An Eco-friendly(ish) Fairy Garden for Fairies, Butterflies, Bees and Kids

Last week I spent £20 on a solar powered resin toadstool fairy house. For the last seven days I’ve been deciding whether to take it back to the shop or not for the following reasons:

  1. Joni seemed underwhelmed when I showed it to her. I was expecting excited shrieks and instead got a very level, “that’s nice Mummy”. For £20, I expect more.
  2. It was £20.
  3. I can’t really afford to spend £20 on a garden ornament.
  4. It’s made of resin. I wasn’t really sure what this was and after Googling it, I’m still not sure. But I think it’s a type of plastic and some of it maybe tested on animals. But some resin is made up of 50% plant and vegetable matter and some resins are vegan and not tested on animals. I’m just not sure what type of resin this particular mushroom fairy house is made from.

In the end I decided to keep it. It now forms the centrepiece of the new fairy garden we’ve made.

Resin fairy house
‘Knock, knock’, ‘Who’s there?’ ‘1000s of spiders and we have squatters’ rights’.

Apart from the questionably eco-friendly mushroom house, there are many features in the garden that will definately benefit our back garden environment.

  • Plants to attract bees and butterflies – we planted French lavender, petunias and geraniums, plus lots of wild flowers, that’ll take a few weeks to grow, but that the wildlife in our garden will love.
  • A bird bath – this was originally from Joni’s official My Fairy Garden set but we’ve repurposed it as a bird bath (or fjord as Joni preferred to call it).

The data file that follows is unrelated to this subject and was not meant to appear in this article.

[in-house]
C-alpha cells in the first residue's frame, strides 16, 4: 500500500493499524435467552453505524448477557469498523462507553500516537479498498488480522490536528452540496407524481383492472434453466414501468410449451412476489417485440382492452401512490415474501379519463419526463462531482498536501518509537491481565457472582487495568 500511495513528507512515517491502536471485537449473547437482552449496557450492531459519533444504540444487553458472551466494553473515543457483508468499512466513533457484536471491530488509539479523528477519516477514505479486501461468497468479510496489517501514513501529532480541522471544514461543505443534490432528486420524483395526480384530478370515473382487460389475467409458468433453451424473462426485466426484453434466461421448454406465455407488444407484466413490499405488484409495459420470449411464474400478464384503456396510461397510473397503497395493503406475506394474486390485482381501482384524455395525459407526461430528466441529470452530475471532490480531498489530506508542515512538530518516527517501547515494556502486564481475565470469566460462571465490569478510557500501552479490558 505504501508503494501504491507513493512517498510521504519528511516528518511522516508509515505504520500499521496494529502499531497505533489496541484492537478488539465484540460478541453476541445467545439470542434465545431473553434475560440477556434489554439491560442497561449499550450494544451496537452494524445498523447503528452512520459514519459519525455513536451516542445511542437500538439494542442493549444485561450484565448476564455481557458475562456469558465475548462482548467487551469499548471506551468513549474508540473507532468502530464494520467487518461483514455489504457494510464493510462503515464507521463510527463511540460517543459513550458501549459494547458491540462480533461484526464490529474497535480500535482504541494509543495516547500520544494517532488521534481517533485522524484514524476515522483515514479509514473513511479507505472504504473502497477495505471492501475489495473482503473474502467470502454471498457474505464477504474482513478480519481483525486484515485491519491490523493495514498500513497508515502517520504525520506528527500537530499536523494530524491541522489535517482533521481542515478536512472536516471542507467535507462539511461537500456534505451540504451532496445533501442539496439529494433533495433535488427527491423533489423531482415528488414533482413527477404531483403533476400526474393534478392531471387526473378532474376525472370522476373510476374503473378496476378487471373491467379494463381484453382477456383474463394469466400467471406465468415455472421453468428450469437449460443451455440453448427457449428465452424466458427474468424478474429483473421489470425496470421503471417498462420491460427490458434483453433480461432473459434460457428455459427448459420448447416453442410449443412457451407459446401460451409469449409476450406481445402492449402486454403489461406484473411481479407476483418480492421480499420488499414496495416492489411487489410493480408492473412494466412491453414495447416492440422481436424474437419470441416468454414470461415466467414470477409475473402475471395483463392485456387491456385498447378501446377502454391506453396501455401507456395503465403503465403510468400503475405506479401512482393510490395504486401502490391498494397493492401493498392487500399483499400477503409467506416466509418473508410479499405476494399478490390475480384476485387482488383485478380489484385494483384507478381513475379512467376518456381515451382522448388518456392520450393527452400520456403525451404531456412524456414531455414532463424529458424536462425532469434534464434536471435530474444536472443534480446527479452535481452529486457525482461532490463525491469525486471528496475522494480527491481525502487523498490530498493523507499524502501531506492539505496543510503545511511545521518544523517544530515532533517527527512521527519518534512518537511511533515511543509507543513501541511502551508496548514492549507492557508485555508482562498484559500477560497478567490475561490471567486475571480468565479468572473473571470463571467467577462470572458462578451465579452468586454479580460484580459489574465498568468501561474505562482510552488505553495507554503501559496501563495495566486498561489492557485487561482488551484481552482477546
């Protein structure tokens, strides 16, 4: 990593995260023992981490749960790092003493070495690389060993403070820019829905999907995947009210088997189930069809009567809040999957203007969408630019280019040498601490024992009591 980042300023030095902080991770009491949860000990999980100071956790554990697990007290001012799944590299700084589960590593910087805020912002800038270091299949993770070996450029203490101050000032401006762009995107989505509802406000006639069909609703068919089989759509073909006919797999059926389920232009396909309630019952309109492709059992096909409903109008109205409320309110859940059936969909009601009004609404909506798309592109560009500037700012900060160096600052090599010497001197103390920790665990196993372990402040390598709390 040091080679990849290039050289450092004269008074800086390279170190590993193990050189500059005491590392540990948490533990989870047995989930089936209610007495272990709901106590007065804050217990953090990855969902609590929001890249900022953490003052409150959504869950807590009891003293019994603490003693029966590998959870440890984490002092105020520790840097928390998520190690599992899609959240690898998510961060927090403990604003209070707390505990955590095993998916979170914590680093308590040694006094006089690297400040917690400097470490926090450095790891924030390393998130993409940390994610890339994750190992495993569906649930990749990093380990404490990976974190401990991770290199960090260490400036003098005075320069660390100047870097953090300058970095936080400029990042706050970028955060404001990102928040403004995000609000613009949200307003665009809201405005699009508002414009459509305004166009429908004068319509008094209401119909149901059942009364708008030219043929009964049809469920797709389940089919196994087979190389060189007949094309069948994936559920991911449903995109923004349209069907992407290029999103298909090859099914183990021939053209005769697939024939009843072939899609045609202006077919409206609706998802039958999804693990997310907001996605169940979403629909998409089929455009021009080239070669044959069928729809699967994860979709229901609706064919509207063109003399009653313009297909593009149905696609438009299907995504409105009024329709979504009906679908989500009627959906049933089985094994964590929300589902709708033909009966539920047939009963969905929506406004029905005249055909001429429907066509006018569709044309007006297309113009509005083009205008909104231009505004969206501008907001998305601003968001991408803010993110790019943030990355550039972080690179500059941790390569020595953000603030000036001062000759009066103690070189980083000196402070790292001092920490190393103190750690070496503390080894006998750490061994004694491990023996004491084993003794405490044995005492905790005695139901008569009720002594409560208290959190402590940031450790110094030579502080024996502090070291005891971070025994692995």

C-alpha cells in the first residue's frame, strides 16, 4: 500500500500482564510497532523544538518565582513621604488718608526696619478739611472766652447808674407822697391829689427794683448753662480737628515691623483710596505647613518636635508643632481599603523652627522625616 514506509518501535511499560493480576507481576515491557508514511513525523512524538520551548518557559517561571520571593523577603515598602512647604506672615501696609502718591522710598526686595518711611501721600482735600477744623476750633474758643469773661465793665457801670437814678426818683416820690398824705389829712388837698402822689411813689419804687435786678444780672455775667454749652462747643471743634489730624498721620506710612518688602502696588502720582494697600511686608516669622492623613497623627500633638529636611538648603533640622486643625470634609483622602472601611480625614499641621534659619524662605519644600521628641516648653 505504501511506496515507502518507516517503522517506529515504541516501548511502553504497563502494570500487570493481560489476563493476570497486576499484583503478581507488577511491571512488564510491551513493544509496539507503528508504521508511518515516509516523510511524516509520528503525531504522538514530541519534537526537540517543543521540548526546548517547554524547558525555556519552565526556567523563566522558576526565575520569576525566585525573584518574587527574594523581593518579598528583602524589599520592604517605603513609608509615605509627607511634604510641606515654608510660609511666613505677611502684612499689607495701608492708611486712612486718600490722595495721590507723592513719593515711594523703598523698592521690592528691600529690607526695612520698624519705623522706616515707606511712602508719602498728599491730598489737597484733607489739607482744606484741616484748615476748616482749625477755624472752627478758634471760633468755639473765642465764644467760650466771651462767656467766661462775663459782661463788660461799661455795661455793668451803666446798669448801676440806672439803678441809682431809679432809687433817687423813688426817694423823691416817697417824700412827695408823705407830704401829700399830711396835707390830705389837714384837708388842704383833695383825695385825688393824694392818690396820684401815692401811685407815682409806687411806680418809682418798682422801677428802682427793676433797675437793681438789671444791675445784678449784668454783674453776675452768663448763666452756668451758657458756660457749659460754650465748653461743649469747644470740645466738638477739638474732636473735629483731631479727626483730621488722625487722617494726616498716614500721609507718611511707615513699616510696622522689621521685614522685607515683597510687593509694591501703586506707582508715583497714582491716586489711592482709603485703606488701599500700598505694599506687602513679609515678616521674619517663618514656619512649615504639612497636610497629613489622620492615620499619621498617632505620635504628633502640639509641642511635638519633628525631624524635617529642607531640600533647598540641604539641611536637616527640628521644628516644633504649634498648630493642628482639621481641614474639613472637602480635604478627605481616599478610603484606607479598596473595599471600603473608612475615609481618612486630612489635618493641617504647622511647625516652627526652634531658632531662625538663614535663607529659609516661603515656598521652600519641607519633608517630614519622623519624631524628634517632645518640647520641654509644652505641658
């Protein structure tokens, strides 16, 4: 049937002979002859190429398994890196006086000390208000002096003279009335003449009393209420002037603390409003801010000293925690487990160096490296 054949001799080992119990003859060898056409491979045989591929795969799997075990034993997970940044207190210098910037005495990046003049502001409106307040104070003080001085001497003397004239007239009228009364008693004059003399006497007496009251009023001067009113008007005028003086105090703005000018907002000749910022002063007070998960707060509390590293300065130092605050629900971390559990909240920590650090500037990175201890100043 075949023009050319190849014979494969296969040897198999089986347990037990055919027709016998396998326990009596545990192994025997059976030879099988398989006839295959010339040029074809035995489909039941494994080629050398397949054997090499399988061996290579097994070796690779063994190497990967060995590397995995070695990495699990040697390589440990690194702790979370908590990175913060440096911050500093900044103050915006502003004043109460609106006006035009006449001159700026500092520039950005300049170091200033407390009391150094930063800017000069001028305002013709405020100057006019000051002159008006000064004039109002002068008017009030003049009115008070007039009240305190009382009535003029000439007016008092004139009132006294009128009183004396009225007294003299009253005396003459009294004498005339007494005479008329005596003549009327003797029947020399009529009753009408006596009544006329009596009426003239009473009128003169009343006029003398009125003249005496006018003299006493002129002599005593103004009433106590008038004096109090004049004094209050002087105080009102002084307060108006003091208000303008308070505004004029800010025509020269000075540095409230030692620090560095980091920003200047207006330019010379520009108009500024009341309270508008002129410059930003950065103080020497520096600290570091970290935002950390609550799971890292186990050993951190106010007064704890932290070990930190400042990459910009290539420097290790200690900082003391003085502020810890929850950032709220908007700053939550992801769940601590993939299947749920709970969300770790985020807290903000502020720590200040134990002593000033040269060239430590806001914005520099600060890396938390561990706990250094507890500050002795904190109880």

• A boat – this not-so-obvious addition to the fairy garden has been sat gathering dust on our bookshelf for about 10 years. I was going to  throw it away but parts of it were broken but instead, it’s now a sailing vessel for garden fairies (who have wings, so don’t need to sail anywhere).
Fairy garden boat
A fairy went to sea, sea, sea, to see what she could see, see, see.


I like to think that every time the kids help me in the garden they learn that flowers and food don’t just appear – they have to be grown.

This is what I like to think but in reality, most of the time spent gardening with the kids involves me yelling at them for throwing soil at each other or filling the bird bath with stones.


One week in and the fairy house has died a death. The solar light had a lose connection which meant it only light up if I held it down. I wasn’t prepared to spend my evenings sat in the garden with my finger pressing on a fairy house solar panel. So the house went back to the shop.

Niether Joni or Evan noticed, thus confirming that the toadstool fairy house was more of a pointless purchase for me, not them.

Enjoy sleeping on the boat fairies!

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